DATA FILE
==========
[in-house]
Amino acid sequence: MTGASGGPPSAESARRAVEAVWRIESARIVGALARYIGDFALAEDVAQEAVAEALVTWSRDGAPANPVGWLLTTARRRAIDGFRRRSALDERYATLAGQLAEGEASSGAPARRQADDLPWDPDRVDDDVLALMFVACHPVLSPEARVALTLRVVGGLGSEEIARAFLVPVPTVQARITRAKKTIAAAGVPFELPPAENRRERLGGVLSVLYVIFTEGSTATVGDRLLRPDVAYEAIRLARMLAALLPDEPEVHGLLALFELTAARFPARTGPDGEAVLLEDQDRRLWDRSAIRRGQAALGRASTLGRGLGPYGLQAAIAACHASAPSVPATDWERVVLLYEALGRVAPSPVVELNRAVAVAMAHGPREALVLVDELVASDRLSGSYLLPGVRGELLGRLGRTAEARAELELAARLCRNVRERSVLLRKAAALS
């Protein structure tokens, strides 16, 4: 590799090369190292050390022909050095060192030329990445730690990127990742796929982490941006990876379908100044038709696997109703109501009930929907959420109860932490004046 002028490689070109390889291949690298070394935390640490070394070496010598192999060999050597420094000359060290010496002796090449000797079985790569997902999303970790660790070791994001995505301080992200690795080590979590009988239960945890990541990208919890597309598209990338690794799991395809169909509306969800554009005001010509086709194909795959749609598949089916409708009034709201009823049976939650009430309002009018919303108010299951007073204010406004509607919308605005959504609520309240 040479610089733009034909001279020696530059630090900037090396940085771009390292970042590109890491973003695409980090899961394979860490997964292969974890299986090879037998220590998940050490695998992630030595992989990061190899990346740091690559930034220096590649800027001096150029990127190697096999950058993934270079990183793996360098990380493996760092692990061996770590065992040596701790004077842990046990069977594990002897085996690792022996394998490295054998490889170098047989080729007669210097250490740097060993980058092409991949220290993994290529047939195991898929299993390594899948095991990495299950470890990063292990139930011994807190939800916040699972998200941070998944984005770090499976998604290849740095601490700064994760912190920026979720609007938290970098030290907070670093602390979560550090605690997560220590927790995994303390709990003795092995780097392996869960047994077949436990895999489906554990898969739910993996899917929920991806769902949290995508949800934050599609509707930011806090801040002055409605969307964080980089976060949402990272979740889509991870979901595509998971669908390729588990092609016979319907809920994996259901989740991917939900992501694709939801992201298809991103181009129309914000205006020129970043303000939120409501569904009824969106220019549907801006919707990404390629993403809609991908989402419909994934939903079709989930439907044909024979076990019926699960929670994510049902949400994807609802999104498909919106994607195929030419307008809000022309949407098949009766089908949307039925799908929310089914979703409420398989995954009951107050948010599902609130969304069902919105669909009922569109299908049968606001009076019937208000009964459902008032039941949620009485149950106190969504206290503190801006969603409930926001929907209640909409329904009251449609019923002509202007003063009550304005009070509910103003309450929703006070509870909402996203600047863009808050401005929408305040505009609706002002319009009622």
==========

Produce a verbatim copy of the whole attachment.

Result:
[in-house]
Amino acid sequence: MTGASGGPPSAESARRAVEAVWRIESARIVGALARYIGDFALAEDVAQEAVAEALVTWSRDGAPANPVGWLLTTARRRAIDGFRRRSALDERYATLAGQLAEGEASSGAPARRQADDLPWDPDRVDDDVLALMFVACHPVLSPEARVALTLRVVGGLGSEEIARAFLVPVPTVQARITRAKKTIAAAGVPFELPPAENRRERLGGVLSVLYVIFTEGSTATVGDRLLRPDVAYEAIRLARMLAALLPDEPEVHGLLALFELTAARFPARTGPDGEAVLLEDQDRRLWDRSAIRRGQAALGRASTLGRGLGPYGLQAAIAACHASAPSVPATDWERVVLLYEALGRVAPSPVVELNRAVAVAMAHGPREALVLVDELVASDRLSGSYLLPGVRGELLGRLGRTAEARAELELAARLCRNVRERSVLLRKAAALS
């Protein structure tokens, strides 16, 4: 590799090369190292050390022909050095060192030329990445730690990127990742796929982490941006990876379908100044038709696997109703109501009930929907959420109860932490004046 002028490689070109390889291949690298070394935390640490070394070496010598192999060999050597420094000359060290010496002796090449000797079985790569997902999303970790660790070791994001995505301080992200690795080590979590009988239960945890990541990208919890597309598209990338690794799991395809169909509306969800554009005001010509086709194909795959749609598949089916409708009034709201009823049976939650009430309002009018919303108010299951007073204010406004509607919308605005959504609520309240 040479610089733009034909001279020696530059630090900037090396940085771009390292970042590109890491973003695409980090899961394979860490997964292969974890299986090879037998220590998940050490695998992630030595992989990061190899990346740091690559930034220096590649800027001096150029990127190697096999950058993934270079990183793996360098990380493996760092692990061996770590065992040596701790004077842990046990069977594990002897085996690792022996394998490295054998490889170098047989080729007669210097250490740097060993980058092409991949220290993994290529047939195991898929299993390594899948095991990495299950470890990063292990139930011994807190939800916040699972998200941070998944984005770090499976998604290849740095601490700064994760912190920026979720609007938290970098030290907070670093602390979560550090605690997560220590927790995994303390709990003795092995780097392996869960047994077949436990895999489906554990898969739910993996899917929920991806769902949290995508949800934050599609509707930011806090801040002055409605969307964080980089976060949402990272979740889509991870979901595509998971669908390729588990092609016979319907809920994996259901989740991917939900992501694709939801992201298809991103181009129309914000205006020129970043303000939120409501569904009824969106220019549907801006919707990404390629993403809609991908989402419909994934939903079709989930439907044909024979076990019926699960929670994510049902949400994807609802999104498909919106994607195929030419307008809000022309949407098949009766089908949307039925799908929310089914979703409420398989995954009951107050948010599902609130969304069902919105669909009922569109299908049968606001009076019937208000009964459902008032039941949620009485149950106190969504206290503190801006969603409930926001929907209640909409329904009251449609019923002509202007003063009550304005009070509910103003309450929703006070509870909402996203600047863009808050401005929408305040505009609706002002319009009622």